Edited to remove typos.

Could Washington be turning into a destination for composers? Last fall, we saw a festival celebrating the centennial of John Cage, a seminal American composer. Today, five major institutions in the DC area are announcing a festival next spring honoring the 75th birthday of a seminal Dutch composer: Louis Andriessen.

Cage’s name is familiar to many people who don’t like or don’t know his music. Andriessen is less of a known quantity -- at least to the general public; in musical circles he’s well known as an influential maveric -- and probably correspondingly more appealing. Some call him a “European minimalist,” others see him as one of the most American of European composers, with the composers of the collective Bang on a Can among his most ardent champions and followers. There’s nothing small about his music, which specializes in big sounds and a wide range of textures and styles. He’s called himself a “maximalist,” as I’ve observed before: I first profiled Andriessen in 2004, when New York’s Lincoln Center presented a festival of his work.

The DC festival grew out of a performance by the enterprising composer/curator Armando Bayolo, who started a new-music group by advertising on Craigslist, and from those beginnings has established the Great Noise Ensemble and a position as curator of the often wonderful new-music series at the Atlas. The Great Noise Ensemble is not yet on a par with the cutting-edge groups the Atlas and Bayolo bring in from around the country, but they make up in eagerness what they lack in polish, as was abundantly proven by the ragged but marvelously energetic performance of Andriessen’s “De Materie,” a major and seldom-performed work, at the National Gallery in 2010. Bayolo was able to involve Andriessen in that performance, and the relationship has clearly continued to prosper; Andriessen will be present for the entire DC festival (which takes place from April 6-13, 2014).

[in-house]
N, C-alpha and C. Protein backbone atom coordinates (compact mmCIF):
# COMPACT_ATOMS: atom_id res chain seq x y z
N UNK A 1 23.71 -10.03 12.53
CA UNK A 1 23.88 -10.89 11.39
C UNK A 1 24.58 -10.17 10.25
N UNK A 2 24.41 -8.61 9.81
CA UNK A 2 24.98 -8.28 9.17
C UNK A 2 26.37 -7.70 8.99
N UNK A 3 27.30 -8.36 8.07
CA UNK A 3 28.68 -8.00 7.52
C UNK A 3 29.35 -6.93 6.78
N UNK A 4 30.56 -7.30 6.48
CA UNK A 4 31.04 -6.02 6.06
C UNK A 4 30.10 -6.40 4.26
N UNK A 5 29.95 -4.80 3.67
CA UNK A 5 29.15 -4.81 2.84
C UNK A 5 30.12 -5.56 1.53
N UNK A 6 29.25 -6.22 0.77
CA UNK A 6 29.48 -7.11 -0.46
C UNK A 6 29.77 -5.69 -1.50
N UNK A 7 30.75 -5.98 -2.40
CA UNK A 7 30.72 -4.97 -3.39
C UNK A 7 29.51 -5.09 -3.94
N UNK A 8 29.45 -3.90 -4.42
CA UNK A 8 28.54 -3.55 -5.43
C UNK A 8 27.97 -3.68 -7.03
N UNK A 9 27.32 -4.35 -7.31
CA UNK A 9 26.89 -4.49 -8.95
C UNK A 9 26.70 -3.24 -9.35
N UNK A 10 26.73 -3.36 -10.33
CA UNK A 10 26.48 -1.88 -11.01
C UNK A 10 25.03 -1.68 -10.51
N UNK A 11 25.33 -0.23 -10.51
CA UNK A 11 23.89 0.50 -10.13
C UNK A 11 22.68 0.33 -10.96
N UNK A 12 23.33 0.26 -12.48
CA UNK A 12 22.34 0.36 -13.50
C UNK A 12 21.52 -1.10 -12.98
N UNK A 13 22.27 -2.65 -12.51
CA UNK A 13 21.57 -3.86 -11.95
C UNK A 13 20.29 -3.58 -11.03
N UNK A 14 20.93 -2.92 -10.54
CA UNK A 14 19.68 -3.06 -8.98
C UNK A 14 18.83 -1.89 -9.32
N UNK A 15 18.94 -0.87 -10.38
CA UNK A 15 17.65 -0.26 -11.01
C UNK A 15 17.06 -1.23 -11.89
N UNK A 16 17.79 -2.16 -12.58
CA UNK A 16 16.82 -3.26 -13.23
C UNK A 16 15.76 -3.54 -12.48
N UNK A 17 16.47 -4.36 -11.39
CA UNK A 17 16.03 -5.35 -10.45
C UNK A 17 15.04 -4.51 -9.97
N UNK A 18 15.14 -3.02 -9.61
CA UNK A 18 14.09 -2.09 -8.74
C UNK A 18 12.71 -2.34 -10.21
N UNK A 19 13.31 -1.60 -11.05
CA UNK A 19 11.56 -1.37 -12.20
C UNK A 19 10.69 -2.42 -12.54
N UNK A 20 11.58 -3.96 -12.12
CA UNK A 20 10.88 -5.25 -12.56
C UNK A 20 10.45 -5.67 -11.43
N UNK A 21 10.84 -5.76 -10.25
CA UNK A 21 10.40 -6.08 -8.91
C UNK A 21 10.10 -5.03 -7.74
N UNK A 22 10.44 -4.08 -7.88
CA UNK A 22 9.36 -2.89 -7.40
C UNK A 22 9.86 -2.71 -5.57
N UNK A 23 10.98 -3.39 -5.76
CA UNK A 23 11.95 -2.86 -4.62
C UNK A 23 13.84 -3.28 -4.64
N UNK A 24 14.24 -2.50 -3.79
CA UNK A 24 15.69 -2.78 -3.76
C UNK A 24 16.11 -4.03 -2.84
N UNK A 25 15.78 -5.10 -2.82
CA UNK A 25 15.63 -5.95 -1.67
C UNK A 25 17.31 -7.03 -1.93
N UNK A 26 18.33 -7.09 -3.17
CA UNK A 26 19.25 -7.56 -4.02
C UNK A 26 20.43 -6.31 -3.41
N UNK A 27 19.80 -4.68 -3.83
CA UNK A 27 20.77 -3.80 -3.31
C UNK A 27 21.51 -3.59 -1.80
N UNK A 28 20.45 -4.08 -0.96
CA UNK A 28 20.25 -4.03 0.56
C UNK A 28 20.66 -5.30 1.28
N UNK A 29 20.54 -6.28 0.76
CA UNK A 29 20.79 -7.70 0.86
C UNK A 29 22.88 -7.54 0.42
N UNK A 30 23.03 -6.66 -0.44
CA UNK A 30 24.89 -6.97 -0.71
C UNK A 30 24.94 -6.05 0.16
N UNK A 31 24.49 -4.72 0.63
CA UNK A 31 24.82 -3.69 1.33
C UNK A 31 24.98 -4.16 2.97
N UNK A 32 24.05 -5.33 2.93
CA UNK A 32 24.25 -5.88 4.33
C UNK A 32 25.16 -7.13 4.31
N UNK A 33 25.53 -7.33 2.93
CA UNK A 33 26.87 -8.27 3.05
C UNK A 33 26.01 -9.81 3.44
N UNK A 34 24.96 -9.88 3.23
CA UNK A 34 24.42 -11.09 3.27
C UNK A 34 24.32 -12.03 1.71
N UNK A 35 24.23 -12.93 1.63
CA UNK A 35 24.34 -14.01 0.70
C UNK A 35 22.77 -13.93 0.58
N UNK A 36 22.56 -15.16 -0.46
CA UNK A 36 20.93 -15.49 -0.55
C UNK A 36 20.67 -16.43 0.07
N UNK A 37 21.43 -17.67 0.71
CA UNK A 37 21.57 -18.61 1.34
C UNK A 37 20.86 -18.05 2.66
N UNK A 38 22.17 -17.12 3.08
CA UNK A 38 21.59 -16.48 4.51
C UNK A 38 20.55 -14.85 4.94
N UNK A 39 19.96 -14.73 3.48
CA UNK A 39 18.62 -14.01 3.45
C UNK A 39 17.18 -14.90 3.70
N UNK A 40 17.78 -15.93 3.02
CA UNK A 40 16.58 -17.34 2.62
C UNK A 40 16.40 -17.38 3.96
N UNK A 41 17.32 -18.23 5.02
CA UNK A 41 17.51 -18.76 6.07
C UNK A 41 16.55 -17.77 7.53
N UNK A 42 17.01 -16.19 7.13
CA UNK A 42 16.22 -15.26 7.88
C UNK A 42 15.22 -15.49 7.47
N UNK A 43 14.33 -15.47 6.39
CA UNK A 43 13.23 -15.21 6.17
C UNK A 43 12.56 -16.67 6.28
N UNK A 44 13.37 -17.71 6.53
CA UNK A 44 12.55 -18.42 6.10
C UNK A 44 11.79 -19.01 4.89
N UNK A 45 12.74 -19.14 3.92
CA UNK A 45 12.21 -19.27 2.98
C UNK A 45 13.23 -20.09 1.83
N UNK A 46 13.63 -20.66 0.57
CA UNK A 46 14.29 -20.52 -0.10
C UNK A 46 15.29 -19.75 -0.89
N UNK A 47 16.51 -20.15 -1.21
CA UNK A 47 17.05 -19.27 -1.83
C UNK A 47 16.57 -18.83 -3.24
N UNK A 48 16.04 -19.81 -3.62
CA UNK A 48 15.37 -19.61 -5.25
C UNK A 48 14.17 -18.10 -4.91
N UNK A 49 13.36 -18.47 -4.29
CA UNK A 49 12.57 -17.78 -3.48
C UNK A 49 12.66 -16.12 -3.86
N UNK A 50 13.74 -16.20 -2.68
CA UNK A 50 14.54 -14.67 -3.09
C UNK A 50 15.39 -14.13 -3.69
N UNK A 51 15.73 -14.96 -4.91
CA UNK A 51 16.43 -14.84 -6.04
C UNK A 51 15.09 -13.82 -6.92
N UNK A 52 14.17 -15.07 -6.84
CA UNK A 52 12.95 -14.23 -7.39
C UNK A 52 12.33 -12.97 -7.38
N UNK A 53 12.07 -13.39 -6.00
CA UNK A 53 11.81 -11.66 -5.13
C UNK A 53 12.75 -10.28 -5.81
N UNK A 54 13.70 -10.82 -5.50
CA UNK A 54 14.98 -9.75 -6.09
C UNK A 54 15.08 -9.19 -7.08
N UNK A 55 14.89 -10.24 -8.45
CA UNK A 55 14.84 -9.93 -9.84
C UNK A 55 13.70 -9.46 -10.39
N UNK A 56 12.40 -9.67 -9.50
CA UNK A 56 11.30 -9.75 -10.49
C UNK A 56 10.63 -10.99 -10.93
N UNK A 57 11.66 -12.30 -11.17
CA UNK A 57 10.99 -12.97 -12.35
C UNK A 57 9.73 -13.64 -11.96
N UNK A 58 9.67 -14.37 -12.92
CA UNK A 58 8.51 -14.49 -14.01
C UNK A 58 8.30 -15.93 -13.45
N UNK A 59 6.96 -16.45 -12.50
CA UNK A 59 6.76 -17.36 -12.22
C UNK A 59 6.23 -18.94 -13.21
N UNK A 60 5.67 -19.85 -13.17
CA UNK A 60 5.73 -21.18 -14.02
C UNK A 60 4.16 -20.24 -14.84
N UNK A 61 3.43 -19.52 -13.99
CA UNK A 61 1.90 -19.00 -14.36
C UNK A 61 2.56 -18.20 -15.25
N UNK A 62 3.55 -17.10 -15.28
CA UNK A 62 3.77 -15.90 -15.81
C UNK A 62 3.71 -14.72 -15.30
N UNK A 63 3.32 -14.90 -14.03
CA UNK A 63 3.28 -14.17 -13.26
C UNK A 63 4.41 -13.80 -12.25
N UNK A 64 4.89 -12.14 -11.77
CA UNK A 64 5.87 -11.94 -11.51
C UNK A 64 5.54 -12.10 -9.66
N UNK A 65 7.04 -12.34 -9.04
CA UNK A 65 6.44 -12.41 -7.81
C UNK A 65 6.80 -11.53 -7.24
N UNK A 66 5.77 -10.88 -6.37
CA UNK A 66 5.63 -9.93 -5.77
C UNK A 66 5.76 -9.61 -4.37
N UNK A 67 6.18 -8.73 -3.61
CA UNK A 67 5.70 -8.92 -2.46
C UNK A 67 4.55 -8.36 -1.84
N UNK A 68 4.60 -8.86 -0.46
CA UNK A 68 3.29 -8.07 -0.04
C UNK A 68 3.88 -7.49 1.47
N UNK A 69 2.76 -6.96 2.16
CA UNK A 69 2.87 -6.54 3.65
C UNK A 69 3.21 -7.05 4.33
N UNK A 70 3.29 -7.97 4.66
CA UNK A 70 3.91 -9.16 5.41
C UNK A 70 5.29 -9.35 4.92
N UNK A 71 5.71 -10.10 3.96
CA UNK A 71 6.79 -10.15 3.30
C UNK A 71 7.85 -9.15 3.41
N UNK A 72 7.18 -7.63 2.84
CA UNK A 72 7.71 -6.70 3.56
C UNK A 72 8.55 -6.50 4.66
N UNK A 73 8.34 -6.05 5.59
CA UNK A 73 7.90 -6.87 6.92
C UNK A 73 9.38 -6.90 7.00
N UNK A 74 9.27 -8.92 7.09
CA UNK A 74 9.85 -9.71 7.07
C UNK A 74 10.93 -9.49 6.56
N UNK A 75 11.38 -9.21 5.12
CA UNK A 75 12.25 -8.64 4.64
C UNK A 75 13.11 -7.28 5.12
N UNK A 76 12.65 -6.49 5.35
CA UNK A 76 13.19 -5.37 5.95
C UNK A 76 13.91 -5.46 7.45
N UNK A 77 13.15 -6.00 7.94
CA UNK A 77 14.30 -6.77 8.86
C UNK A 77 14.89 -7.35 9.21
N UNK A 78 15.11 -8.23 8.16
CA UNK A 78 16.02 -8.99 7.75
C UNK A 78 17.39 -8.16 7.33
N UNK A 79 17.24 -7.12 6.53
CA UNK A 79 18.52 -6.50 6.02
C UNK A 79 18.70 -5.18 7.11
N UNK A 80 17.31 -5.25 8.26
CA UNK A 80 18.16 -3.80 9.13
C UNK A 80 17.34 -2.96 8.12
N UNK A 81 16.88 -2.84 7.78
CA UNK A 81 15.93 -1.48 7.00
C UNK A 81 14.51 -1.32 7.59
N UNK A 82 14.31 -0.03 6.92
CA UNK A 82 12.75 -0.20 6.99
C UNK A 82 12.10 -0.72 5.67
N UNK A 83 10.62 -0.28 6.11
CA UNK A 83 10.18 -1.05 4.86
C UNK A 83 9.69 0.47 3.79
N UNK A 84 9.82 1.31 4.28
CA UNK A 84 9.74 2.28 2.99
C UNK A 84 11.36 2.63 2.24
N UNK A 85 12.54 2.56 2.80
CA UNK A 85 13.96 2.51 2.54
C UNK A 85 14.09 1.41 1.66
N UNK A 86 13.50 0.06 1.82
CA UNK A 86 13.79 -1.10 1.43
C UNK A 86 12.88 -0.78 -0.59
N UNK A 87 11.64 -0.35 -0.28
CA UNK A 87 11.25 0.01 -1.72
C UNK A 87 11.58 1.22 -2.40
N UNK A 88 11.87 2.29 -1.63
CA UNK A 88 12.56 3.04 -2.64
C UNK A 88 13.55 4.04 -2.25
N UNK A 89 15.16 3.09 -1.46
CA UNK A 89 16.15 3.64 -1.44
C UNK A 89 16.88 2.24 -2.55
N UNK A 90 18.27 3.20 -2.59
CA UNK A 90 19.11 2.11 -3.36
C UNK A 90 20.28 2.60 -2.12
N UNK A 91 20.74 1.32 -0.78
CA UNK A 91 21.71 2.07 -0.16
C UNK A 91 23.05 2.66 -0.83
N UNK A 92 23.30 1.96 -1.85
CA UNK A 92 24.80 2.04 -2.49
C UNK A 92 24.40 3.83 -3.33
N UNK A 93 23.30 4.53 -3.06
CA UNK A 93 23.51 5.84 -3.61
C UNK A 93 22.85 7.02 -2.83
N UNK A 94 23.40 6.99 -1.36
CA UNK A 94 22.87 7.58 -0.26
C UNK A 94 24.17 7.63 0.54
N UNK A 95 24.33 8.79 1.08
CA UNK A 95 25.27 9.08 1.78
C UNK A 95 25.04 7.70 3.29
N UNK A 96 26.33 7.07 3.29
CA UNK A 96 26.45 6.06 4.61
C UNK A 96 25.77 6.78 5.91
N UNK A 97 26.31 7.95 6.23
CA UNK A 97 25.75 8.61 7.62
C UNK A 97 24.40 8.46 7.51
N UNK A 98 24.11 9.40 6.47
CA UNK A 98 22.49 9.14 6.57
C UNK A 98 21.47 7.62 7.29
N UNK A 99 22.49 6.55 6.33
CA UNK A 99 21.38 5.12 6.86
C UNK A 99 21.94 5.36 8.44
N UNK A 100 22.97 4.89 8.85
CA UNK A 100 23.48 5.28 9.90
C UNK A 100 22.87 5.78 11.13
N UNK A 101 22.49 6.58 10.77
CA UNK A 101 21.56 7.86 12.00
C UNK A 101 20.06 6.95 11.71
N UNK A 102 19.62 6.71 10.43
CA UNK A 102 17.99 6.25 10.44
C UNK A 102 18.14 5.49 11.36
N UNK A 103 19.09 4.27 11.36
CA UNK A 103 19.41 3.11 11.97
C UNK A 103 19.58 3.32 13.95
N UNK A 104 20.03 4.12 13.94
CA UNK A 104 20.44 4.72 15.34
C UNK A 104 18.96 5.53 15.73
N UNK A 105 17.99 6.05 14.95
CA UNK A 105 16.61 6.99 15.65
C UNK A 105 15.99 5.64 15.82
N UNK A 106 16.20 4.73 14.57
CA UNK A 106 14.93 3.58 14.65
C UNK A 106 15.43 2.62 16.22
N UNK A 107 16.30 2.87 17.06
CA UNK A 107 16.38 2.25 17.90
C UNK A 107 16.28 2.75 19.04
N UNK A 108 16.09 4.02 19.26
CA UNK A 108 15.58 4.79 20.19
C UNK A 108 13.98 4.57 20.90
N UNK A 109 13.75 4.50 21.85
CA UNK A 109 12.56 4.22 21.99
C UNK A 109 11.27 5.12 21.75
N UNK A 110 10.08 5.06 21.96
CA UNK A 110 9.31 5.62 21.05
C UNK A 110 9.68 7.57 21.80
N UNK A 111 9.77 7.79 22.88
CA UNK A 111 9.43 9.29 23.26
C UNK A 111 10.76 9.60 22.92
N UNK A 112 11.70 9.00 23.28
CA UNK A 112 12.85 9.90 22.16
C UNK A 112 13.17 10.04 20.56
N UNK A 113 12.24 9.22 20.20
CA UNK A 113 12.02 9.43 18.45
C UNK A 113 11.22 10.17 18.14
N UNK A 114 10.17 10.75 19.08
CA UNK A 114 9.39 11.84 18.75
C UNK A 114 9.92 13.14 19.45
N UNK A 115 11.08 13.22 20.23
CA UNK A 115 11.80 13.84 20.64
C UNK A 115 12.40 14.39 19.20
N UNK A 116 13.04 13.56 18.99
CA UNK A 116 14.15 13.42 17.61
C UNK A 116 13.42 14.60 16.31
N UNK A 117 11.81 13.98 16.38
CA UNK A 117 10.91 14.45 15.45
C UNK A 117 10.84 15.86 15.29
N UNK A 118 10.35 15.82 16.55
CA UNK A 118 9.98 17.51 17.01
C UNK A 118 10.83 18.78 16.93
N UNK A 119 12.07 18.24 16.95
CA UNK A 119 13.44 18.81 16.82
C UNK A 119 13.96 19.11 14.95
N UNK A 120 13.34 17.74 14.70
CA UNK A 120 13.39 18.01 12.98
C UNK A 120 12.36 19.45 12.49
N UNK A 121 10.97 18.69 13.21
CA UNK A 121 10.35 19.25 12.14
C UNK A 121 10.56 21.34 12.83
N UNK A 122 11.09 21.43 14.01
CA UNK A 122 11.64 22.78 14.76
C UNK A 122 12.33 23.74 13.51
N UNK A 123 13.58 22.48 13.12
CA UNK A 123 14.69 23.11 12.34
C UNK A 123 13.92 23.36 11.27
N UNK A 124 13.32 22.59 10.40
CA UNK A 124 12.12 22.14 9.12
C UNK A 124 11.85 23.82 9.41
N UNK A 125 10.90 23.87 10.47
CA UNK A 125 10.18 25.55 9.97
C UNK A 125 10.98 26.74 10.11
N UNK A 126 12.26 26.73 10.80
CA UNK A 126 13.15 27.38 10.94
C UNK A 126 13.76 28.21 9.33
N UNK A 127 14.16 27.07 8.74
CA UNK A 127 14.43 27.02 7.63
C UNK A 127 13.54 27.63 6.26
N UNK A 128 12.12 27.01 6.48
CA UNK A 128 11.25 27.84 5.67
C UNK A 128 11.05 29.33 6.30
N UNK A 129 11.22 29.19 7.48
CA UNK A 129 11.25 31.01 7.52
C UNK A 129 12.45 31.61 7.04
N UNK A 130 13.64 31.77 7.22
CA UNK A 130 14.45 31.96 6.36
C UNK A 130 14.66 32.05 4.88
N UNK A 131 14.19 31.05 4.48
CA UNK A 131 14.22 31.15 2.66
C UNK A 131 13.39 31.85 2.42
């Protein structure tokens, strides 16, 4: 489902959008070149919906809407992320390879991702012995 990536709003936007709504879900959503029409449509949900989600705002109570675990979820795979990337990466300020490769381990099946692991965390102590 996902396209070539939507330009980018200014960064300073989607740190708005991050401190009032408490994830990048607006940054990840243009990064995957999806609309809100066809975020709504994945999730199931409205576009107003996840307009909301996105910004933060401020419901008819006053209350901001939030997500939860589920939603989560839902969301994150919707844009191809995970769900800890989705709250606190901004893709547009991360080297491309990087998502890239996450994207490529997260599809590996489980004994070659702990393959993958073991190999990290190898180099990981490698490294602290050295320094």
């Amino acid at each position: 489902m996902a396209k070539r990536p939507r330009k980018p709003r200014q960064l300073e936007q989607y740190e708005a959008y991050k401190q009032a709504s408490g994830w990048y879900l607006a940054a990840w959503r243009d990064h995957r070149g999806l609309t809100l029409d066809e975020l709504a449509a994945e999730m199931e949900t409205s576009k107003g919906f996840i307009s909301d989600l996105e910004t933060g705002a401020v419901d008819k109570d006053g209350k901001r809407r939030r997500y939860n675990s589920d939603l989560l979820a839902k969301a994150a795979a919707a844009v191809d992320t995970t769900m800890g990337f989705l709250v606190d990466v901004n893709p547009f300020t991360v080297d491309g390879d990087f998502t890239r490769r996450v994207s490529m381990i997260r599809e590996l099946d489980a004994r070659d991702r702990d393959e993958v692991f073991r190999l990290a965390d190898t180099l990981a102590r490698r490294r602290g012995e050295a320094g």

De Stijl

Below: a section of “De Materie,” the four-part work by Louis Andriessen that had its DC premiere in 2010. In April, Andriessen will be celebrated with a whole festival celebrating his 75th birthday.

This current festival, a collaboration of the National Gallery, Strathmore, Atlas Performing Arts Center, the Great Noise Ensemble, and Shenandoah Conservatory, includes a couple of major regional premieres: “La Girò,” a violin concerto, written for Monica Germino, who will perform it at Shenandoah Conservatory on April 12, and the opera “La Commedia,” a so-called “film opera” based on Dante’s Divine Comedy, which won the composer the prestigious Grawemeyer Award in 2010 and which the Great Noise Ensemble will perform at the National Gallery on April 6. Other highlights include a concert by the Bang on a Can All-Stars juxtaposing Andriessen’s music with that of the Bang on a Can composers he influenced (David Lang, Julia Wolfe, and Michael Gordon; at the Atlas on April 11), and the Aeolus Quartet’s performance of all five of Andriessen’s string quartets.

“The current mood in contemporary concert music—optimistic, energetic, informal, irreverent, fun—can be directly attributed to Louis,” Bayolo said in a press statement. “It is for this reason that, as the Washington new music scene continues to grow and its national presence expands, we wish to honor Andriessen’s work on the occasion of his 75th birthday.”